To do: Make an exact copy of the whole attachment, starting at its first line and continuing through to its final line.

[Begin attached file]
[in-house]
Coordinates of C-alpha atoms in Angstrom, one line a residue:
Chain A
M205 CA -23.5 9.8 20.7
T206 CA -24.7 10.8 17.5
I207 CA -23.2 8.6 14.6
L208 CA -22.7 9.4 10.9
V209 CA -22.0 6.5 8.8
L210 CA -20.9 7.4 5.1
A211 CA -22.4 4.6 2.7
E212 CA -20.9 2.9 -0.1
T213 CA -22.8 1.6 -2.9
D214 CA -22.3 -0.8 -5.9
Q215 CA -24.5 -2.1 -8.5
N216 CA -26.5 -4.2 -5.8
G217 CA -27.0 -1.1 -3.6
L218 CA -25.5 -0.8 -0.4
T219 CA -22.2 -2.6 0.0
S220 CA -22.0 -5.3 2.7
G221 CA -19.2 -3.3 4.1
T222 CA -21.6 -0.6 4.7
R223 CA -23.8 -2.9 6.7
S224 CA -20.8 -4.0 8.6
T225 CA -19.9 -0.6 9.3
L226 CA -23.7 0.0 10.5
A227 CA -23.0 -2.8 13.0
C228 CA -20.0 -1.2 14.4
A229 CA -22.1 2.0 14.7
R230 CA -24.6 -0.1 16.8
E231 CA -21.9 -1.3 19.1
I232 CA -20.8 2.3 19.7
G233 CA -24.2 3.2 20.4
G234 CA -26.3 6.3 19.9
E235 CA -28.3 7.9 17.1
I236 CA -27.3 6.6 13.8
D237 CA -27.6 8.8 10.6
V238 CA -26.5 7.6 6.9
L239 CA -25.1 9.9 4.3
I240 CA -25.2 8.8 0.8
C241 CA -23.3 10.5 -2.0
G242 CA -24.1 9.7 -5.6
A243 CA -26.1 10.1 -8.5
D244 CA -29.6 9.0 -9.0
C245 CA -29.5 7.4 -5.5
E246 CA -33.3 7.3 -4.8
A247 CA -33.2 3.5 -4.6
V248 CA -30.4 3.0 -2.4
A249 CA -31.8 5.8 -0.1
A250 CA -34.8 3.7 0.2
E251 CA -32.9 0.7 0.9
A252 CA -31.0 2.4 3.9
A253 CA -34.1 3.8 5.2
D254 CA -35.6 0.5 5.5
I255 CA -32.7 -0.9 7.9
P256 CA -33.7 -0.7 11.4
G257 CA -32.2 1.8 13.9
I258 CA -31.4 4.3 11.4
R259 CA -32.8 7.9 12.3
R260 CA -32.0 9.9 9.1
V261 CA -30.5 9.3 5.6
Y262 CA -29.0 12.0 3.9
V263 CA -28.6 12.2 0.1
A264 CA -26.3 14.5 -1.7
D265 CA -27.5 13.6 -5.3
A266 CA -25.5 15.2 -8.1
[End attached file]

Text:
[in-house]
Coordinates of C-alpha atoms in Angstrom, one line a residue:
Chain A
M205 CA -23.5 9.8 20.7
T206 CA -24.7 10.8 17.5
I207 CA -23.2 8.6 14.6
L208 CA -22.7 9.4 10.9
V209 CA -22.0 6.5 8.8
L210 CA -20.9 7.4 5.1
A211 CA -22.4 4.6 2.7
E212 CA -20.9 2.9 -0.1
T213 CA -22.8 1.6 -2.9
D214 CA -22.3 -0.8 -5.9
Q215 CA -24.5 -2.1 -8.5
N216 CA -26.5 -4.2 -5.8
G217 CA -27.0 -1.1 -3.6
L218 CA -25.5 -0.8 -0.4
T219 CA -22.2 -2.6 0.0
S220 CA -22.0 -5.3 2.7
G221 CA -19.2 -3.3 4.1
T222 CA -21.6 -0.6 4.7
R223 CA -23.8 -2.9 6.7
S224 CA -20.8 -4.0 8.6
T225 CA -19.9 -0.6 9.3
L226 CA -23.7 0.0 10.5
A227 CA -23.0 -2.8 13.0
C228 CA -20.0 -1.2 14.4
A229 CA -22.1 2.0 14.7
R230 CA -24.6 -0.1 16.8
E231 CA -21.9 -1.3 19.1
I232 CA -20.8 2.3 19.7
G233 CA -24.2 3.2 20.4
G234 CA -26.3 6.3 19.9
E235 CA -28.3 7.9 17.1
I236 CA -27.3 6.6 13.8
D237 CA -27.6 8.8 10.6
V238 CA -26.5 7.6 6.9
L239 CA -25.1 9.9 4.3
I240 CA -25.2 8.8 0.8
C241 CA -23.3 10.5 -2.0
G242 CA -24.1 9.7 -5.6
A243 CA -26.1 10.1 -8.5
D244 CA -29.6 9.0 -9.0
C245 CA -29.5 7.4 -5.5
E246 CA -33.3 7.3 -4.8
A247 CA -33.2 3.5 -4.6
V248 CA -30.4 3.0 -2.4
A249 CA -31.8 5.8 -0.1
A250 CA -34.8 3.7 0.2
E251 CA -32.9 0.7 0.9
A252 CA -31.0 2.4 3.9
A253 CA -34.1 3.8 5.2
D254 CA -35.6 0.5 5.5
I255 CA -32.7 -0.9 7.9
P256 CA -33.7 -0.7 11.4
G257 CA -32.2 1.8 13.9
I258 CA -31.4 4.3 11.4
R259 CA -32.8 7.9 12.3
R260 CA -32.0 9.9 9.1
V261 CA -30.5 9.3 5.6
Y262 CA -29.0 12.0 3.9
V263 CA -28.6 12.2 0.1
A264 CA -26.3 14.5 -1.7
D265 CA -27.5 13.6 -5.3
A266 CA -25.5 15.2 -8.1